As the demographics of our churches have changed and society has become more and more diverse, interpreting languages for church services has become increasingly common. Churches try to be more welcoming.
Whether it’s because we’re more aware of how often and to what degree people are being violated, or if the sexualized culture has dramatically increased the rate in which people are being abused and hurt—the fact is, it’s hard to trust people like we want to.
At the Christian school where I teach, children learn about and participate in intruder drills at an appropriate level for their age. I have had several conversations with my students about being safe in various situations. It invites children—and adults—to ask, “Are we safe in our homes or at school? What about at church?”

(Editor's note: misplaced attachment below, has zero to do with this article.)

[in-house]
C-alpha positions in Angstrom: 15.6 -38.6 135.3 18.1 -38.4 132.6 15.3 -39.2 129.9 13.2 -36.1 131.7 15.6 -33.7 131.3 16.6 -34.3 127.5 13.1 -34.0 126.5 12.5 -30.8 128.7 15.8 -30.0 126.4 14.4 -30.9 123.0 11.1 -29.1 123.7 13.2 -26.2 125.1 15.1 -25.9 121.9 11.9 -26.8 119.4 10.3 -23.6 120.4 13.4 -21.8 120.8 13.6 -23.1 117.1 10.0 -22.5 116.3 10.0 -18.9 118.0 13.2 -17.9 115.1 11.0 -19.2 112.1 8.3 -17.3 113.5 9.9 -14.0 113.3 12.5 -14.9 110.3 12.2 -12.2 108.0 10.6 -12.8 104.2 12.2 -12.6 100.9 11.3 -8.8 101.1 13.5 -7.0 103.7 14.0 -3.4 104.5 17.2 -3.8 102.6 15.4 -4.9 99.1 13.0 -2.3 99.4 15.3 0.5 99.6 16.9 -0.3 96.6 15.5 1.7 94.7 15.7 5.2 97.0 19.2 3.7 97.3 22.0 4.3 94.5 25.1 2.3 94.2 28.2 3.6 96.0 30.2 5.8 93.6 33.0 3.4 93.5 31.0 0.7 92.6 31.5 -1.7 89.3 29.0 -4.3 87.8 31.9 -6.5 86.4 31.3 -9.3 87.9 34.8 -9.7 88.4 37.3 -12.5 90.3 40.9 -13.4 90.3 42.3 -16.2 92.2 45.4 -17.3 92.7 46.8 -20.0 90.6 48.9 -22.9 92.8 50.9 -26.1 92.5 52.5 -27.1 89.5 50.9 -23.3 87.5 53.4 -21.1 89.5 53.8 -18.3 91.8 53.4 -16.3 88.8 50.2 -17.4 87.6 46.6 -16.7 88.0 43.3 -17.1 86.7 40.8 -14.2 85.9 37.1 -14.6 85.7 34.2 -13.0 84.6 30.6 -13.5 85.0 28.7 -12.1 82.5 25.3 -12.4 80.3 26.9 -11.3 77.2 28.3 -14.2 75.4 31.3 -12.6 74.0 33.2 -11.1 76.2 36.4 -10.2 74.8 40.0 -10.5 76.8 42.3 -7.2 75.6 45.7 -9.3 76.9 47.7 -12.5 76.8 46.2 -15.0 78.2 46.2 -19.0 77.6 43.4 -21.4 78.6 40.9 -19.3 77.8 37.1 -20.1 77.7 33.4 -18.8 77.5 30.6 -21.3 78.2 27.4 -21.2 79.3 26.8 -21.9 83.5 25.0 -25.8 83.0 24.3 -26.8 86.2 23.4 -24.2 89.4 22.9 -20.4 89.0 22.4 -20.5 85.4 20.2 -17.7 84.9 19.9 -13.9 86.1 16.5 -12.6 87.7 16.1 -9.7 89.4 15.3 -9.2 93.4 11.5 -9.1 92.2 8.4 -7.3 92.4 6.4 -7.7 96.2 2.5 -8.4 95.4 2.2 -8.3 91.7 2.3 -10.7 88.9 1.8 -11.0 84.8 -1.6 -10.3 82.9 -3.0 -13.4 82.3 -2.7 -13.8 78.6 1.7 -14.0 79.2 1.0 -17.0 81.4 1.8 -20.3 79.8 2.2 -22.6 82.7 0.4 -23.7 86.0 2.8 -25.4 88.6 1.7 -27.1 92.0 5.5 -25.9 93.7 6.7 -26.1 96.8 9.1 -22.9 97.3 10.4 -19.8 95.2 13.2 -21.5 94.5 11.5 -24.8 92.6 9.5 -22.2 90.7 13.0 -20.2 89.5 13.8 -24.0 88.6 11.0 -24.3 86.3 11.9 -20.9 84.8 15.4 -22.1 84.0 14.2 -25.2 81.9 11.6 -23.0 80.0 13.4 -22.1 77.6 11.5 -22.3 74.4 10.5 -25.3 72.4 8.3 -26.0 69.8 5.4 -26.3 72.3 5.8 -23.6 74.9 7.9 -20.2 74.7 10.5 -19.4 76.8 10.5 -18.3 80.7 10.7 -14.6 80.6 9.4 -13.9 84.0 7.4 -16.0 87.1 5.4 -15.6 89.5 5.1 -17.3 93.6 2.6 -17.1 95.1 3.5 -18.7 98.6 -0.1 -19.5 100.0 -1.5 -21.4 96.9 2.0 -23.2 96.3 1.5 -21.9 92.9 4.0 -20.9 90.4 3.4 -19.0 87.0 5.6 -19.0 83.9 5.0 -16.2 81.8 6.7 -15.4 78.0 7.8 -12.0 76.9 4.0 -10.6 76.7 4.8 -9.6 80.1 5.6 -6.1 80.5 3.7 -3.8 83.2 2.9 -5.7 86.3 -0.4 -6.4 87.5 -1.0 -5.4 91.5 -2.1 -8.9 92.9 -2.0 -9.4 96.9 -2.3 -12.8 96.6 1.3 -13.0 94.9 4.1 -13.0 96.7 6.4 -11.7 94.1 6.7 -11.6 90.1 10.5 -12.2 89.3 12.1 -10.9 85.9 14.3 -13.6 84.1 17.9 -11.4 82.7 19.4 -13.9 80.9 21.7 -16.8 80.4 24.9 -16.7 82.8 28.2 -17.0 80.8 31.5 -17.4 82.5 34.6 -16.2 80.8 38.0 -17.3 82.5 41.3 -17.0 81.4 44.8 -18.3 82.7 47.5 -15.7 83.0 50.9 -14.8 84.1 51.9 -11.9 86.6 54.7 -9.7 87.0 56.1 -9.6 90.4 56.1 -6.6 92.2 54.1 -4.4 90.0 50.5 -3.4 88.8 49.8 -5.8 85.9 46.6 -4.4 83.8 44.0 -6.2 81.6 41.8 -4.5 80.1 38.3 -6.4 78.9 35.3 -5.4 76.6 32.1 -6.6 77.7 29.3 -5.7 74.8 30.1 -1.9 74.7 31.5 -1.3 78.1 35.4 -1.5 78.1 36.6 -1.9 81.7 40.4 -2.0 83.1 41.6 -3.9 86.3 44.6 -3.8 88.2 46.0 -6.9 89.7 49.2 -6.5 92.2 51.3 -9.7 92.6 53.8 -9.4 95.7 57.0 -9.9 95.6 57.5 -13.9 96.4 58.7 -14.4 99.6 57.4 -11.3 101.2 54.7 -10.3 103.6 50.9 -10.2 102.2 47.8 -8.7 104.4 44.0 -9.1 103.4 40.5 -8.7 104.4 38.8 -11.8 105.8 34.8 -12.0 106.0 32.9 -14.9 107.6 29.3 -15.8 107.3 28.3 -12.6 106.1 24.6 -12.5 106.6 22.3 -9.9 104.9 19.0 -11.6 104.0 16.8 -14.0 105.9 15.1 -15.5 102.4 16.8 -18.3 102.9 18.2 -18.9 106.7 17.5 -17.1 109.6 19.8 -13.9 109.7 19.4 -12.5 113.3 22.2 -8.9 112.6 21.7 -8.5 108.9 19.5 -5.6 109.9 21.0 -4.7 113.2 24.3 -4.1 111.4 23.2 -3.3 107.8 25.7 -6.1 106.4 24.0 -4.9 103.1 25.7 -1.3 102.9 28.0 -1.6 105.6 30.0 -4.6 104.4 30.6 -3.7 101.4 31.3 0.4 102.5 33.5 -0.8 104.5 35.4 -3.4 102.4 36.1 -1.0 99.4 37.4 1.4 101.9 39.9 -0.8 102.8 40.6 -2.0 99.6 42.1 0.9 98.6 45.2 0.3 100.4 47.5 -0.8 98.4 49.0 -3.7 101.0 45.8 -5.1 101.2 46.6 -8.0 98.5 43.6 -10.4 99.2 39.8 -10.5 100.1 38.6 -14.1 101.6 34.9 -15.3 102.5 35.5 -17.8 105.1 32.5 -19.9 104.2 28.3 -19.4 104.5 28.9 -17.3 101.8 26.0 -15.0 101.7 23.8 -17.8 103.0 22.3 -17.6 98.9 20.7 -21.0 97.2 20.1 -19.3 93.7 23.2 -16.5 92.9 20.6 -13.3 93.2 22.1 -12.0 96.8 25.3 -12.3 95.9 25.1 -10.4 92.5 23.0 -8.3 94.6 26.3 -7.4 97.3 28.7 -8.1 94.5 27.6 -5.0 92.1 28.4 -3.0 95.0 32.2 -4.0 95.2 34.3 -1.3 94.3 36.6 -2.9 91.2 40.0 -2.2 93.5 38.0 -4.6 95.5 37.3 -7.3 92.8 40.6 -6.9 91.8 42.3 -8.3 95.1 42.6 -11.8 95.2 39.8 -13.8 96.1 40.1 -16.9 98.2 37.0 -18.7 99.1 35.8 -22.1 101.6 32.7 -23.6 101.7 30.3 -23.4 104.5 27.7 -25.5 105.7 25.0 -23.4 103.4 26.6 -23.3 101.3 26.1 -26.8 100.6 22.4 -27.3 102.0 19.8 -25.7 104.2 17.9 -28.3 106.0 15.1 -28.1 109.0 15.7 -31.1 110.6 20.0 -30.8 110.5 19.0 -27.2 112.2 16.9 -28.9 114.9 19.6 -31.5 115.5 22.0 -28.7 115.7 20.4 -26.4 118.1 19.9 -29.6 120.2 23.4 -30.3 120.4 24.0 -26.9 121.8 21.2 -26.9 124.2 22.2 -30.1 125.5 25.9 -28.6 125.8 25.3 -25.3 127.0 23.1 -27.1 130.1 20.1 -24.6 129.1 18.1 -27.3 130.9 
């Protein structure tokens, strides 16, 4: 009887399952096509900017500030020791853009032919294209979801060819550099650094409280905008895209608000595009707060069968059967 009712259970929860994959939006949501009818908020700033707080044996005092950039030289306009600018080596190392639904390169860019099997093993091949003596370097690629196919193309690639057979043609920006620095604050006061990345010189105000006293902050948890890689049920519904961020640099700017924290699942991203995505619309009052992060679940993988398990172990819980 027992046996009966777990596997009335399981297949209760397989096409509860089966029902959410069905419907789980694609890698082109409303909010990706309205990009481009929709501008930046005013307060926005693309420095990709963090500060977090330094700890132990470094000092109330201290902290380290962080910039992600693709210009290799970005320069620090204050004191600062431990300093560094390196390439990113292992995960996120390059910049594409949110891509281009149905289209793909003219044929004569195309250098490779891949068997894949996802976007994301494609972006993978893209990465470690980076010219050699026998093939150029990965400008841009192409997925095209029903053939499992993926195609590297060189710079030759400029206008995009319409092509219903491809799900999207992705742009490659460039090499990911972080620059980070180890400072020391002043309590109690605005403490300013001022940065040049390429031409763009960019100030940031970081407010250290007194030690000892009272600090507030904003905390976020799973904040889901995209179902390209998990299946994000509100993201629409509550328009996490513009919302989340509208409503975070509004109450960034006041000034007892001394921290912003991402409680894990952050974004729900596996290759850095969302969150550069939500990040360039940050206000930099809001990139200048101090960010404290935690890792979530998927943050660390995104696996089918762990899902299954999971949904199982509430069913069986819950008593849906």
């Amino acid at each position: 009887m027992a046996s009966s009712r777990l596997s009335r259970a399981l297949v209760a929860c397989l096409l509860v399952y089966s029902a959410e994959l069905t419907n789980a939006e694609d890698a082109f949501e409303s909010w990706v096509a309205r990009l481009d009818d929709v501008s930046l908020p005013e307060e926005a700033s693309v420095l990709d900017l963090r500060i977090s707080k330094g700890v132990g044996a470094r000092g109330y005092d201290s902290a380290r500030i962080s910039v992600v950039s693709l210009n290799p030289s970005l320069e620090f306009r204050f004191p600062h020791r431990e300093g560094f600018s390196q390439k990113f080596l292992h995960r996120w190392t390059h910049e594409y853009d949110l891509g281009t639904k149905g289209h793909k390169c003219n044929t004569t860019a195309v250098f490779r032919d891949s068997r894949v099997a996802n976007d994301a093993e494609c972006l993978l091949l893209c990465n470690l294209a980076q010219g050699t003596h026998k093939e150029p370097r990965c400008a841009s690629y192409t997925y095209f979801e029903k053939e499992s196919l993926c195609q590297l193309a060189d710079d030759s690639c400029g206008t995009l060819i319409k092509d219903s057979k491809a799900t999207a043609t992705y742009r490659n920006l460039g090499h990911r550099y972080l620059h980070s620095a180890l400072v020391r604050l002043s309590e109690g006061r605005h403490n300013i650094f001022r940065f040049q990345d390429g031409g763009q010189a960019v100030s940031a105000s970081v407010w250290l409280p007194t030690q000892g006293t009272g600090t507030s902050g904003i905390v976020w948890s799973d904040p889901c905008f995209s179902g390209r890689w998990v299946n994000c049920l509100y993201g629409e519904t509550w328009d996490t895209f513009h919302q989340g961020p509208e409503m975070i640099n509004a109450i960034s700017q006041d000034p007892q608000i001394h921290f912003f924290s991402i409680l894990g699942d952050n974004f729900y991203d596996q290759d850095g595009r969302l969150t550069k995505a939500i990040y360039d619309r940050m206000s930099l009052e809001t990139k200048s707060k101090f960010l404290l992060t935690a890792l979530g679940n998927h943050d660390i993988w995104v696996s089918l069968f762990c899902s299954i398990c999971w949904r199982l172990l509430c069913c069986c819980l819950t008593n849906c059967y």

The week of the El Paso shooting, my son asked why the flags were not being flown at the top of the pole. It was a hard parenting moment.
In his book, eminent ethicist and legal historian John Witte Jr. argues that we should walk a different path, pushing for holistic reformation and recovery of a fully-orbed societal promotion of the marital family.
Adam Gustine’s vision of the church—of a people—is hospitable in posture and worship, working towards a shared vision of shalom in their community.